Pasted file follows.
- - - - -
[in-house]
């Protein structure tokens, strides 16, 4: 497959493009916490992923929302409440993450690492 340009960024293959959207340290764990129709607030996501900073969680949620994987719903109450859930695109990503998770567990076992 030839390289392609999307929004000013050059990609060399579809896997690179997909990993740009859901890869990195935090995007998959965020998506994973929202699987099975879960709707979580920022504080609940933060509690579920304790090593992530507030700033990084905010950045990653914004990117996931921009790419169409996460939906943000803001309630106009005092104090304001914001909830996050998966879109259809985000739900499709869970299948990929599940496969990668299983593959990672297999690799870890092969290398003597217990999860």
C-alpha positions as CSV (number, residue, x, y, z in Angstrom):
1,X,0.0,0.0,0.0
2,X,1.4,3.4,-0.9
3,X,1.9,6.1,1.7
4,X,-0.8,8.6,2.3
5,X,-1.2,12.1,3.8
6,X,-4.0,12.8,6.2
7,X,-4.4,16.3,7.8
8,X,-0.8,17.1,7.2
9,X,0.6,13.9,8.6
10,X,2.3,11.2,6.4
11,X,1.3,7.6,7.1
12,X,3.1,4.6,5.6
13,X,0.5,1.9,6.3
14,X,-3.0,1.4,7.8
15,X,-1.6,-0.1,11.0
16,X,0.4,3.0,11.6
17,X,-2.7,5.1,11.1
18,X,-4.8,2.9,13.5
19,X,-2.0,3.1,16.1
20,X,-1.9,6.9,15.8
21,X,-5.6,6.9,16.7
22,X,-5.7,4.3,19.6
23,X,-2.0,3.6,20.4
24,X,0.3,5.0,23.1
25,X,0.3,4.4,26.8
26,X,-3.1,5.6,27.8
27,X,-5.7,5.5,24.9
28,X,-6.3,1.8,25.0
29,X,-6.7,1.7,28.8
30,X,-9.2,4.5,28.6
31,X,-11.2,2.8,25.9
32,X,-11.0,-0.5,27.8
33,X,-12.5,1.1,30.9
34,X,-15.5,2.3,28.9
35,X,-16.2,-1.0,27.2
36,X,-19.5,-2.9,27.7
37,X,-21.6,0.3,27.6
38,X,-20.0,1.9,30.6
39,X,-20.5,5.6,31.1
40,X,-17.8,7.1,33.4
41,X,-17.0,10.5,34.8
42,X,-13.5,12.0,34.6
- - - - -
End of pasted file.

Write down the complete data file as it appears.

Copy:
[in-house]
């Protein structure tokens, strides 16, 4: 497959493009916490992923929302409440993450690492 340009960024293959959207340290764990129709607030996501900073969680949620994987719903109450859930695109990503998770567990076992 030839390289392609999307929004000013050059990609060399579809896997690179997909990993740009859901890869990195935090995007998959965020998506994973929202699987099975879960709707979580920022504080609940933060509690579920304790090593992530507030700033990084905010950045990653914004990117996931921009790419169409996460939906943000803001309630106009005092104090304001914001909830996050998966879109259809985000739900499709869970299948990929599940496969990668299983593959990672297999690799870890092969290398003597217990999860």
C-alpha positions as CSV (number, residue, x, y, z in Angstrom):
1,X,0.0,0.0,0.0
2,X,1.4,3.4,-0.9
3,X,1.9,6.1,1.7
4,X,-0.8,8.6,2.3
5,X,-1.2,12.1,3.8
6,X,-4.0,12.8,6.2
7,X,-4.4,16.3,7.8
8,X,-0.8,17.1,7.2
9,X,0.6,13.9,8.6
10,X,2.3,11.2,6.4
11,X,1.3,7.6,7.1
12,X,3.1,4.6,5.6
13,X,0.5,1.9,6.3
14,X,-3.0,1.4,7.8
15,X,-1.6,-0.1,11.0
16,X,0.4,3.0,11.6
17,X,-2.7,5.1,11.1
18,X,-4.8,2.9,13.5
19,X,-2.0,3.1,16.1
20,X,-1.9,6.9,15.8
21,X,-5.6,6.9,16.7
22,X,-5.7,4.3,19.6
23,X,-2.0,3.6,20.4
24,X,0.3,5.0,23.1
25,X,0.3,4.4,26.8
26,X,-3.1,5.6,27.8
27,X,-5.7,5.5,24.9
28,X,-6.3,1.8,25.0
29,X,-6.7,1.7,28.8
30,X,-9.2,4.5,28.6
31,X,-11.2,2.8,25.9
32,X,-11.0,-0.5,27.8
33,X,-12.5,1.1,30.9
34,X,-15.5,2.3,28.9
35,X,-16.2,-1.0,27.2
36,X,-19.5,-2.9,27.7
37,X,-21.6,0.3,27.6
38,X,-20.0,1.9,30.6
39,X,-20.5,5.6,31.1
40,X,-17.8,7.1,33.4
41,X,-17.0,10.5,34.8
42,X,-13.5,12.0,34.6